The SANS Institute says the recently disclosed security incident involved phishing emails being sent to several of its employees.
The attack was discovered on August 6 and resulted in 28,000 records of personally identifiable information (PII) being forwarded to an external, unknown email address. A total of 513 emails were forwarded, but most of them did not include important information.
Following the initial disclosure of the security incident, SANS published indicators of compromise associated with it, revealing that, on July 24, the attackers sent a phishing email to multiple employees, although only one of them fell to the trick.
“[T]he phishing email enticed a single user to install a malicious Office 365 add-in for their account. The O365 add-in caused a forwarding rule to be configured on the victim’s account, which resulted in 513 emails being forwarded to an unknown external email address,” SANS explains.
The email, which carried the subject “File ‘Copy of sans July Bonus 24JUL2020.xls’ has been shared with <recipient>,” appeared to come from an Office 365 asset, the company notes.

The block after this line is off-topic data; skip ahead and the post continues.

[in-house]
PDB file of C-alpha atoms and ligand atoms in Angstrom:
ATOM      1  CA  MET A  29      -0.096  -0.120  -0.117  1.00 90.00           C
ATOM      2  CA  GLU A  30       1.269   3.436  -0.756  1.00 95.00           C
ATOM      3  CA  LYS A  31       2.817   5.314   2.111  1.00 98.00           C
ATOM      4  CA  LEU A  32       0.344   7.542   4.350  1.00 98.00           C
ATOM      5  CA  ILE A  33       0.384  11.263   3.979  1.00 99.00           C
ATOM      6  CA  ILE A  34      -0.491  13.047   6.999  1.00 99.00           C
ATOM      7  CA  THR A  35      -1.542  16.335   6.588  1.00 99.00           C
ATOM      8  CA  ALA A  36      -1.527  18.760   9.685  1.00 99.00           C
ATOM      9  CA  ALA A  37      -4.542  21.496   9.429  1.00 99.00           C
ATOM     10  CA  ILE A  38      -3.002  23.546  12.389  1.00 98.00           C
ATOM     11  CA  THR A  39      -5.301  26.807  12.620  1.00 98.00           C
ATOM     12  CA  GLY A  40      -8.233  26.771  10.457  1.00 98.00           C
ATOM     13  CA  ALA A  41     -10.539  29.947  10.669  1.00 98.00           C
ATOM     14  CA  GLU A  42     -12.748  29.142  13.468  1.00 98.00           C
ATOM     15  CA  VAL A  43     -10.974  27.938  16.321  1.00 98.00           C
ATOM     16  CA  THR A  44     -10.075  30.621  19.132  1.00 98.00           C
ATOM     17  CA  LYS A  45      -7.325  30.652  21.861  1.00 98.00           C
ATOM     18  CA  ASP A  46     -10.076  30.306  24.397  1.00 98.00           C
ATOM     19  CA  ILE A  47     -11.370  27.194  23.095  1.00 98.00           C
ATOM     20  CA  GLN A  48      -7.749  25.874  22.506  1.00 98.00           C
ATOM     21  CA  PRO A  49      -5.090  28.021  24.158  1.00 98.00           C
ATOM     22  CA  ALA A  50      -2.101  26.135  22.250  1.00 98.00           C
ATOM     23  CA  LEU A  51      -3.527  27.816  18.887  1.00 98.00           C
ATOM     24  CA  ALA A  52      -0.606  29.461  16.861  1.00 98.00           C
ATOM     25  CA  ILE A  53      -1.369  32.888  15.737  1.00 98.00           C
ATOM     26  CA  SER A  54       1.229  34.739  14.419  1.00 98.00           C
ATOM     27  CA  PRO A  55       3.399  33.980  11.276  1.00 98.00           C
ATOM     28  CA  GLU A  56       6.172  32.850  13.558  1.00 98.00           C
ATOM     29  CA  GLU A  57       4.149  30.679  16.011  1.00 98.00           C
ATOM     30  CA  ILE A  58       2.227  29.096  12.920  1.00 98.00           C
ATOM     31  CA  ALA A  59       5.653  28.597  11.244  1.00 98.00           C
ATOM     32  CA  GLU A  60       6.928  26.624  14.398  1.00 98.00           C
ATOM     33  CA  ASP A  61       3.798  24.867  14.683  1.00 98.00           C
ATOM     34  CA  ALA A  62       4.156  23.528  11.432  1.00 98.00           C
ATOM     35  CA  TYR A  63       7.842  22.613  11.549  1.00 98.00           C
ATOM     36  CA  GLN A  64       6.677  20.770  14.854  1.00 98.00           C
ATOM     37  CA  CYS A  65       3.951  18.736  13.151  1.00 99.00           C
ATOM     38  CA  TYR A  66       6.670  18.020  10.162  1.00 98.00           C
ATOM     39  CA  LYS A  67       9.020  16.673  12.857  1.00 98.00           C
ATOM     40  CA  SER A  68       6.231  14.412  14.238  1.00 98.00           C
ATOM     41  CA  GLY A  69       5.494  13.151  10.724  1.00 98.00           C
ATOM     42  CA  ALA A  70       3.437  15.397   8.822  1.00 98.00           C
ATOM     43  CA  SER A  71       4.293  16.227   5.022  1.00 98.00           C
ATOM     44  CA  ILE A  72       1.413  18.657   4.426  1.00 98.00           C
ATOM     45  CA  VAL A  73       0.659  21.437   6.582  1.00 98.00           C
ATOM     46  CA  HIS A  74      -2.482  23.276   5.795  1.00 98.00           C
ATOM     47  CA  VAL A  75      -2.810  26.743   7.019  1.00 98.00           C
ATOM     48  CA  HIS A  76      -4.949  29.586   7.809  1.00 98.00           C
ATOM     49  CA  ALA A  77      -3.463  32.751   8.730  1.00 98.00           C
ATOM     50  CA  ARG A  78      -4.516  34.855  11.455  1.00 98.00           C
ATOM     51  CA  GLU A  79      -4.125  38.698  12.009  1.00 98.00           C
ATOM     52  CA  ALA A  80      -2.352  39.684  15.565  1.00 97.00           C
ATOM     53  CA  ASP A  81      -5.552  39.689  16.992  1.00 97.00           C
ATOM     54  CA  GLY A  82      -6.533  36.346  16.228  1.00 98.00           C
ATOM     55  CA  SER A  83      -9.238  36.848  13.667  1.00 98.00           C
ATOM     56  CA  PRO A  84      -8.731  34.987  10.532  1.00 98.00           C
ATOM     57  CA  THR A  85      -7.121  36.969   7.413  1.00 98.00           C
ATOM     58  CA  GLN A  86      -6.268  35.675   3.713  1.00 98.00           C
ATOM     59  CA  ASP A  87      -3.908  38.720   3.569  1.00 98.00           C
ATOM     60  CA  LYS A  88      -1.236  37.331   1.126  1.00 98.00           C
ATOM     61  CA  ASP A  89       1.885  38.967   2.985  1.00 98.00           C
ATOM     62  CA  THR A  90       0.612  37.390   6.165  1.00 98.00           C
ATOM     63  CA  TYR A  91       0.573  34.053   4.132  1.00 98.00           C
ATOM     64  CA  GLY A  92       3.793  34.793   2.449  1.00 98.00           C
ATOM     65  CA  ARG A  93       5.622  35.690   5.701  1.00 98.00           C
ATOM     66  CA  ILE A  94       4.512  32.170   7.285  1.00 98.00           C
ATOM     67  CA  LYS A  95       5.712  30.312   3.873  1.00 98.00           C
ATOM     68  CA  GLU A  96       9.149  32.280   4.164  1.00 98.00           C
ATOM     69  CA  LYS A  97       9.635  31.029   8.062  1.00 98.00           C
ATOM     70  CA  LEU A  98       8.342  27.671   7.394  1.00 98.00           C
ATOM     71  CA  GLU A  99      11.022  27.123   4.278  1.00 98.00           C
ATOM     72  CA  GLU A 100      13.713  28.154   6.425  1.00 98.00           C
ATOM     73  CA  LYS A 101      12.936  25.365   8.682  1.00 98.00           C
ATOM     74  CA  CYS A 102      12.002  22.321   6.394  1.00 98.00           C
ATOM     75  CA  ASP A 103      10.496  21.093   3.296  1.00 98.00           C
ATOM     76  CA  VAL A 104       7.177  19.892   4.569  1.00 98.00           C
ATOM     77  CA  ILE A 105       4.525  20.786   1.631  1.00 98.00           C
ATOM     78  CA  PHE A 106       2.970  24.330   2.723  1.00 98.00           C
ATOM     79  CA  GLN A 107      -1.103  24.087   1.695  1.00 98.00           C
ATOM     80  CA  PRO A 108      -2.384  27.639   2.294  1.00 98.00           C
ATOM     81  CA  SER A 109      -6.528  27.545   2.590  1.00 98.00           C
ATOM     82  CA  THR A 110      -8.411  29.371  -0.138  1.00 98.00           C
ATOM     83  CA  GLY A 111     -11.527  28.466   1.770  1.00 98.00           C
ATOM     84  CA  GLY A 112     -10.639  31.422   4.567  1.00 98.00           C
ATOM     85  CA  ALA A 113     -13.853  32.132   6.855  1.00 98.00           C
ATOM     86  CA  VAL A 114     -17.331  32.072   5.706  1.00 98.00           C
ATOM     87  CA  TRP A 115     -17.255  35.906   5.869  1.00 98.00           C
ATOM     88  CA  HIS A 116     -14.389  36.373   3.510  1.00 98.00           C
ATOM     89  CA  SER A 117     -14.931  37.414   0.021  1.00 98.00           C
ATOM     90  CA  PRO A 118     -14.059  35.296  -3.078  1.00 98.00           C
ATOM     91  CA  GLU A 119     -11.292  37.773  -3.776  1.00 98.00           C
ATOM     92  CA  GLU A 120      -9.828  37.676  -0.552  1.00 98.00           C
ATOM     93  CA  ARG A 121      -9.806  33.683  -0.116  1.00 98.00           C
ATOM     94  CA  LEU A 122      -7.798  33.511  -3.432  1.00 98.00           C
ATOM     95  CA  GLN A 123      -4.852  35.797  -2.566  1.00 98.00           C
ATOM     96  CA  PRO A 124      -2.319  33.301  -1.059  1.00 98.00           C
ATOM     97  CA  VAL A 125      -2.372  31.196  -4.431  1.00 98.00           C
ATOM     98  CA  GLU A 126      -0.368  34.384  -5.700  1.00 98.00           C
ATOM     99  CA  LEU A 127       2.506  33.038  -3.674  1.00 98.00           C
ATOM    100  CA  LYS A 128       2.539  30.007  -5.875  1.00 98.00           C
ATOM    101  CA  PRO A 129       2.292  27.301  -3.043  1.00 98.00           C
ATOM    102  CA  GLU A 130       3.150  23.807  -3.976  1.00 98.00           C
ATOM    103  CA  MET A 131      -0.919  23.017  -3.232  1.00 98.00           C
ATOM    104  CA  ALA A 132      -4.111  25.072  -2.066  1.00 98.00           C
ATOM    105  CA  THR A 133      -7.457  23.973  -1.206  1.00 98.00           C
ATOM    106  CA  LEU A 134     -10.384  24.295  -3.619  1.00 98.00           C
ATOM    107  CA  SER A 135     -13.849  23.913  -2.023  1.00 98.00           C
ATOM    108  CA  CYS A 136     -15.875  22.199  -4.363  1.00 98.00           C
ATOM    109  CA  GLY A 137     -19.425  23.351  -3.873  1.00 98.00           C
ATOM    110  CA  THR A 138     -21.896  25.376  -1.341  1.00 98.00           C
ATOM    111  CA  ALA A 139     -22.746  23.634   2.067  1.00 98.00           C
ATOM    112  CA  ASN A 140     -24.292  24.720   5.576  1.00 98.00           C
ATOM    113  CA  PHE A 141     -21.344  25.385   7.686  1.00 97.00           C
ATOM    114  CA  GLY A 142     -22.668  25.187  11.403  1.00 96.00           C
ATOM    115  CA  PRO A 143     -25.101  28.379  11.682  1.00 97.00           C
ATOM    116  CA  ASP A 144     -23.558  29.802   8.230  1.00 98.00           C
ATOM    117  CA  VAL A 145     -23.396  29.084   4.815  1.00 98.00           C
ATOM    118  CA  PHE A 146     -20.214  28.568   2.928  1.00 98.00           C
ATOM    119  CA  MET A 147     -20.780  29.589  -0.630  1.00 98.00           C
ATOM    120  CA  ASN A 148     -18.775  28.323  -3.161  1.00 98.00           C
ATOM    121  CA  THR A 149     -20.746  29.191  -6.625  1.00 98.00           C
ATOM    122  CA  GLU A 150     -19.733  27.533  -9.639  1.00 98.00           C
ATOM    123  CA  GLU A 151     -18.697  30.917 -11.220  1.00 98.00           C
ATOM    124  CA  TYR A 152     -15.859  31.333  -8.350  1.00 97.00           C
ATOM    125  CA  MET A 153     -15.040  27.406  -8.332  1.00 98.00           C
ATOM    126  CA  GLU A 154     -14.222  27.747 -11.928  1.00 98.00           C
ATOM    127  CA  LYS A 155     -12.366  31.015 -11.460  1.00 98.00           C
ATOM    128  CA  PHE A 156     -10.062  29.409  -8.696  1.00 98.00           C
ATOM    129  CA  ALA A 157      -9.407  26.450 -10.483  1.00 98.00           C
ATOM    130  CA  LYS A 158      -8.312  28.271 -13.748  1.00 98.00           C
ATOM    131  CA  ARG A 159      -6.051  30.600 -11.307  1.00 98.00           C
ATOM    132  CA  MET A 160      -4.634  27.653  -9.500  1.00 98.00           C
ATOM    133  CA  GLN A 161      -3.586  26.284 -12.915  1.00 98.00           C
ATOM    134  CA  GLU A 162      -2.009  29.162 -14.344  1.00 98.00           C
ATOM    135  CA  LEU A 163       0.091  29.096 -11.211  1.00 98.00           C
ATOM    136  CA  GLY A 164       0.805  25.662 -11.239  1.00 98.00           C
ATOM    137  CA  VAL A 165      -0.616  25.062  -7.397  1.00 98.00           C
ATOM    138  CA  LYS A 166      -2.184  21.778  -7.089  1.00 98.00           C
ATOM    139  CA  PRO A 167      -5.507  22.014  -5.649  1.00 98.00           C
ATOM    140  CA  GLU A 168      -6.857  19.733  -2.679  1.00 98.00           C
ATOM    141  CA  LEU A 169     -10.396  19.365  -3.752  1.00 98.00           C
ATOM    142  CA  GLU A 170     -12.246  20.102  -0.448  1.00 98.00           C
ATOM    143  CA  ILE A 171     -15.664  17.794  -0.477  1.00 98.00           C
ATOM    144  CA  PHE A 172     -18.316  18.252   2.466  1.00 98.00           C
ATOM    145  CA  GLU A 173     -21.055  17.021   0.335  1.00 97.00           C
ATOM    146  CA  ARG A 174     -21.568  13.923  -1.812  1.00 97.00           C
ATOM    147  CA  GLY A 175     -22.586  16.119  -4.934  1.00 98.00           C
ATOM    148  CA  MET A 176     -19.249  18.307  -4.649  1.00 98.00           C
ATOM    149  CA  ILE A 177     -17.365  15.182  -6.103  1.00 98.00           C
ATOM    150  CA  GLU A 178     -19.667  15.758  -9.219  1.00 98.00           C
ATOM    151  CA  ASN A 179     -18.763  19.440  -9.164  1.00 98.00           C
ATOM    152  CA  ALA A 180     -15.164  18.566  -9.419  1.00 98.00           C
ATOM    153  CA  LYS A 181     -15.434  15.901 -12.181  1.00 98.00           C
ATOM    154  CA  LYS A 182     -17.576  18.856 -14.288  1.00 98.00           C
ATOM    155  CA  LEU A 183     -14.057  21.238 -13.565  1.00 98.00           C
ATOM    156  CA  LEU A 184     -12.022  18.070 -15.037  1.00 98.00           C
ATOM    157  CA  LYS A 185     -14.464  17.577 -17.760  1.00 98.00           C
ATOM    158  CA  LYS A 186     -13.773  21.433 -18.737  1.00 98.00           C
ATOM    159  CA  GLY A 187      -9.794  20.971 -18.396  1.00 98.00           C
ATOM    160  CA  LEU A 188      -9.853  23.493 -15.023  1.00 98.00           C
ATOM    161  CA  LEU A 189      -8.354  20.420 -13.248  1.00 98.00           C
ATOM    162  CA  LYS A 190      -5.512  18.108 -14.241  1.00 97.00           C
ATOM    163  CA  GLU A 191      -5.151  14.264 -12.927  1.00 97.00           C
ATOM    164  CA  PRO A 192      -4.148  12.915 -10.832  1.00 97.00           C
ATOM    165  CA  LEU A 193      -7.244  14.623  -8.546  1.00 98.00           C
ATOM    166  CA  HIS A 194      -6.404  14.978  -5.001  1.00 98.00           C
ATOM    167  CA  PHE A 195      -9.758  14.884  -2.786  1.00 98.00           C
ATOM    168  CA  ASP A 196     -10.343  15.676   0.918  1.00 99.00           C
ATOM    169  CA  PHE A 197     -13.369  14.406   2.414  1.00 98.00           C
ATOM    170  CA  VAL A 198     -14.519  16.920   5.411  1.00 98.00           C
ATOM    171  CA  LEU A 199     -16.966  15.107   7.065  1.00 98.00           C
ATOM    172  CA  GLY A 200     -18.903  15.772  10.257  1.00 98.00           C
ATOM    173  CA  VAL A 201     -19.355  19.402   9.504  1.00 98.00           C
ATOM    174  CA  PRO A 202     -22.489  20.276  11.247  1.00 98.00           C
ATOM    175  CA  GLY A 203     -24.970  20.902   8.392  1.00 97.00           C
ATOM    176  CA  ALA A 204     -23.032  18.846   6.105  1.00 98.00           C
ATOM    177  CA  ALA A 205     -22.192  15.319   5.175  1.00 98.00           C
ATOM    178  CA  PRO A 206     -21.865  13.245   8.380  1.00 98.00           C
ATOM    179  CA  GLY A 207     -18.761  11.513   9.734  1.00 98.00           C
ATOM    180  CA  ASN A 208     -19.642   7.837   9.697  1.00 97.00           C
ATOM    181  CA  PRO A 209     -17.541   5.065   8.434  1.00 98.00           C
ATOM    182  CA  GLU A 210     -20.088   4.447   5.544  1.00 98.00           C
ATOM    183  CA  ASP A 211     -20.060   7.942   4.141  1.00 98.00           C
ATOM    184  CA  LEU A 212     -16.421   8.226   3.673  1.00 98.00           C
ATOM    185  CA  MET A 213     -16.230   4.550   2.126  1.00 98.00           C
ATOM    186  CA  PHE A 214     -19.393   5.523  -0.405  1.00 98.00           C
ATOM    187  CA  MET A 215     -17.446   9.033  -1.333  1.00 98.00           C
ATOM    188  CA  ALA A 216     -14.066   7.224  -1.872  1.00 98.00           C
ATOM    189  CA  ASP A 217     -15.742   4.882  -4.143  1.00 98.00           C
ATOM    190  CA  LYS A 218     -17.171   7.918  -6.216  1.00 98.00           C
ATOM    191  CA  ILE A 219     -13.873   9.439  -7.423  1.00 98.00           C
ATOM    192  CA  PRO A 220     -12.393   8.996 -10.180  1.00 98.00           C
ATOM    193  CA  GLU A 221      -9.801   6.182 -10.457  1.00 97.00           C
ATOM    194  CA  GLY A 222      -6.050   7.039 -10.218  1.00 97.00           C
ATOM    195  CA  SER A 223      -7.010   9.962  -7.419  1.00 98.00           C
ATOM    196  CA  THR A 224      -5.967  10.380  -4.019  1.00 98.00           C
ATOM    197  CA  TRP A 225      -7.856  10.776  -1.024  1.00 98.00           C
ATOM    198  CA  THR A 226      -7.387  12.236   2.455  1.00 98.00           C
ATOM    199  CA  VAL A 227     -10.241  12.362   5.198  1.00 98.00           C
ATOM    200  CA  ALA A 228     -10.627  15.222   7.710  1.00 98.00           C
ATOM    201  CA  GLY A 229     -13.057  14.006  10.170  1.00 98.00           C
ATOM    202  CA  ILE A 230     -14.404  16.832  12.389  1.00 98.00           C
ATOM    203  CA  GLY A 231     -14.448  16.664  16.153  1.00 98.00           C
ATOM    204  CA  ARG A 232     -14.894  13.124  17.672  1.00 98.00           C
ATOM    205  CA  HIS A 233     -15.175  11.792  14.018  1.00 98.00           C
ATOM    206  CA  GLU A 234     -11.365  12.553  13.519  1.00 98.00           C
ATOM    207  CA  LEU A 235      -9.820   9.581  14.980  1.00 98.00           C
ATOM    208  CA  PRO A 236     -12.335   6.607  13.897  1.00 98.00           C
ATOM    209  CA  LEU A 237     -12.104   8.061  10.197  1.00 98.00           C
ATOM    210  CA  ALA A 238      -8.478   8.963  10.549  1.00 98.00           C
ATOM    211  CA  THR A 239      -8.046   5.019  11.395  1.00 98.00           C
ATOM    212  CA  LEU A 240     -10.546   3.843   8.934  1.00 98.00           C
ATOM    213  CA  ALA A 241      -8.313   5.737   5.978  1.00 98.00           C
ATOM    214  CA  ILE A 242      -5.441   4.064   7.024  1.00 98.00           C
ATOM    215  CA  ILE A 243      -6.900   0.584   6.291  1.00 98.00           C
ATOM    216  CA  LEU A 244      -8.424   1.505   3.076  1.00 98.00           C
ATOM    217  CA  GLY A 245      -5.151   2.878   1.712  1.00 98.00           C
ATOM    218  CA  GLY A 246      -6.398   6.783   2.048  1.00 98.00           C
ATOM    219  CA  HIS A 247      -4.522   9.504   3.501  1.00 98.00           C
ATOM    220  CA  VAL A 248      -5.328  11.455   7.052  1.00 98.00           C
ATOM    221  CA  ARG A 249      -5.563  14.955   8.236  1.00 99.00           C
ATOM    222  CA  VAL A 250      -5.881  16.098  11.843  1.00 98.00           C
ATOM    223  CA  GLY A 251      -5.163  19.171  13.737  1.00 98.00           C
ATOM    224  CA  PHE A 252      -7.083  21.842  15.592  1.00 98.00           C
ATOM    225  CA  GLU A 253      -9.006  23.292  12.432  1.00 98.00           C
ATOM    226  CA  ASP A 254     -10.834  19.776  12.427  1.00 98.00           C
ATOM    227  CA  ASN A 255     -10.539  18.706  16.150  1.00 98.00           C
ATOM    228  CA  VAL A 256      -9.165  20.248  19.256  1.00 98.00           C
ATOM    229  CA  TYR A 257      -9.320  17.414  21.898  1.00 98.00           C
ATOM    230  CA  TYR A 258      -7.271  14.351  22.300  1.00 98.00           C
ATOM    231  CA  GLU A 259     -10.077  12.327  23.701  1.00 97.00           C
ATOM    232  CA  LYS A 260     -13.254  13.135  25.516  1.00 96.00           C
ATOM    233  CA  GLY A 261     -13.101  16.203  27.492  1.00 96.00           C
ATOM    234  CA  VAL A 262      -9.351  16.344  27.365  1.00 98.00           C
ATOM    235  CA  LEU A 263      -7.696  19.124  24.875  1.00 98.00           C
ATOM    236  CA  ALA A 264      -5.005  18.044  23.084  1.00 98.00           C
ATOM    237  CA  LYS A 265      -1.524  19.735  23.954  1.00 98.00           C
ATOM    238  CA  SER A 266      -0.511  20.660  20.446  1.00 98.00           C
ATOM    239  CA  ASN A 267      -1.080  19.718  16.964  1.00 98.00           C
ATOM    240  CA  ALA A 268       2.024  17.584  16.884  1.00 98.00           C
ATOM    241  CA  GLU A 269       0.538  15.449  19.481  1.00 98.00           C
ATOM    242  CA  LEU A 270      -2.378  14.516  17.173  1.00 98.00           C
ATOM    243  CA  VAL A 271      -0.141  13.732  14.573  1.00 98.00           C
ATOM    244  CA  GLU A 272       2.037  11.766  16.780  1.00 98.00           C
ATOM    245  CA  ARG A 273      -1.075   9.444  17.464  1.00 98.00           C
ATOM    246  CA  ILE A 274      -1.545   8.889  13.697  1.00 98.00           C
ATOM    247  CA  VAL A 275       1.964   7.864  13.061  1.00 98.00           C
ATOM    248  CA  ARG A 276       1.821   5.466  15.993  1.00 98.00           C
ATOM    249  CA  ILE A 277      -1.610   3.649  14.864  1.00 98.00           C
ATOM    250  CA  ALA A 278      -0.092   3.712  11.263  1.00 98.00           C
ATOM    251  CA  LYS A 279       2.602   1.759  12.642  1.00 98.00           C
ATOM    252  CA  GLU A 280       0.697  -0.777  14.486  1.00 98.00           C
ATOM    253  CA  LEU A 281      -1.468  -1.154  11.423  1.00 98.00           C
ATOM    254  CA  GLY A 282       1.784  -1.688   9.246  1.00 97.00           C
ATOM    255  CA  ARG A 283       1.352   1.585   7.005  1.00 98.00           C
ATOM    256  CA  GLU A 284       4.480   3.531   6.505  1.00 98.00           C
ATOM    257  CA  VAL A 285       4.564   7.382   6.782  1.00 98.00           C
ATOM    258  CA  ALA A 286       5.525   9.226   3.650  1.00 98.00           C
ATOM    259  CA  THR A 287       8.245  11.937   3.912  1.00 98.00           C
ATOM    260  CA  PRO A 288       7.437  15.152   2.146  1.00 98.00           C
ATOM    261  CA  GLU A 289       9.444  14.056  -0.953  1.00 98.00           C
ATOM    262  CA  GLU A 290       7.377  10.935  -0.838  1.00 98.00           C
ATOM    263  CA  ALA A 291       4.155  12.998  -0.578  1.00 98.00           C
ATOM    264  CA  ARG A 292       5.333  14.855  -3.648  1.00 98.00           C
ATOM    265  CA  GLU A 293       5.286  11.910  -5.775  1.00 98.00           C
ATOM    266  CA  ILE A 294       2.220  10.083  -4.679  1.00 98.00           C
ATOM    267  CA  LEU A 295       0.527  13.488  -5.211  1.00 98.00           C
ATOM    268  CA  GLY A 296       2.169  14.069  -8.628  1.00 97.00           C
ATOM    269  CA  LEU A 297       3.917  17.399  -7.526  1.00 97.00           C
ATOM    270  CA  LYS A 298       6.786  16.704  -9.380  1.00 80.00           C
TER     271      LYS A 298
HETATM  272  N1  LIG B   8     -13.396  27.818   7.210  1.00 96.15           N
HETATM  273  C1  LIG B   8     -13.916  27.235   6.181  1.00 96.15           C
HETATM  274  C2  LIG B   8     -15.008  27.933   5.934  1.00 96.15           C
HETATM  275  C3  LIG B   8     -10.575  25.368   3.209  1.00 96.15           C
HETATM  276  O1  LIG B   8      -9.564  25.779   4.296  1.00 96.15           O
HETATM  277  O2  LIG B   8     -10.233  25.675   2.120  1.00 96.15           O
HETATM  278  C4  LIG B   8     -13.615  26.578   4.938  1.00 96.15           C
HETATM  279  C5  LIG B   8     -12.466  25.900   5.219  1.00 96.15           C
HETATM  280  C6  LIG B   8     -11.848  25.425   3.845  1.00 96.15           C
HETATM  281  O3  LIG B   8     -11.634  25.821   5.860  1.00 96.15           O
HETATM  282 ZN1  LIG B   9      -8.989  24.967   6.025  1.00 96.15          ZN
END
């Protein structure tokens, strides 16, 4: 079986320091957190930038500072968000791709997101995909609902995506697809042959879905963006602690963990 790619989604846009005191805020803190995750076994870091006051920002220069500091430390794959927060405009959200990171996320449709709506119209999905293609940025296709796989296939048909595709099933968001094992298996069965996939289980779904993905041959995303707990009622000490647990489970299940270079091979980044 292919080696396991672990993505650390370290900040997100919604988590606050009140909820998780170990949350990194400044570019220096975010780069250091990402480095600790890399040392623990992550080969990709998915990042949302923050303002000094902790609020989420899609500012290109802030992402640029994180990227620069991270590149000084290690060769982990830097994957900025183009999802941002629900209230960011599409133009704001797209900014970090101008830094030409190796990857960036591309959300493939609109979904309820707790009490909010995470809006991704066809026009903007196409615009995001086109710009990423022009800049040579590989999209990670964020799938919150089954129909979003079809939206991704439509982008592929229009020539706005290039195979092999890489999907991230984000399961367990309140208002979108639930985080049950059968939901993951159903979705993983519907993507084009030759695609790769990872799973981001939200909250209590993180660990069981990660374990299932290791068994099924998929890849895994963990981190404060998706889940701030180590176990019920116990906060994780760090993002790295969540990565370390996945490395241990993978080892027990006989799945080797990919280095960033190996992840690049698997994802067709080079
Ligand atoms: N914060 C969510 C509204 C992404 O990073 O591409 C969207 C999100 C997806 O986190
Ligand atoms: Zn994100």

As part of the attack, the victim was lured into clicking an “Open” button. This resulted in the malicious Office 365 app being installed, to configure an email forwarding rule containing keywords associated with financial data.
Named Enable4Excel, the malicious Office 365 add-in closely resembles a legitimate Salesforce add-in called Enabler4Excel, SANS also explains.
“Based on the users who received the phishing email and the data the attacker was interested in acquiring via the malicious email forwarding rule, there is no indication that this directly targeted the SANS organization or its customers. The attack appears to have been opportunistic with financial theft the intent,” SANS says.
Last week, the company reported that the data the attackers accessed did not contain passwords or financial information, such as credit card data. The company is in the process of informing the affected users about the incident, but says it did not alert the authorities, instead choosing to run its own investigation.
“[T]he SANS data protection team considered whether any legal requirements were triggered, whether in respect of US or EU laws. We concluded that they were not. A full risk assessment was made involving the nature and quality of the data and whether the risks around this data were potentially significant to our customers,” SANS says.
The company also revealed that limited professional contact data was affected in the incident, that most of it could have been found in the public domain, and that, in its opinion, the incident did not meet the legal reporting criteria.
“Even though SANS was not legally required to report the incident, SANS nonetheless notified its affected customers in the interests of full transparency, as a matter of good practice, and to ensure that our affected customers had relevant information at hand,” the company notes.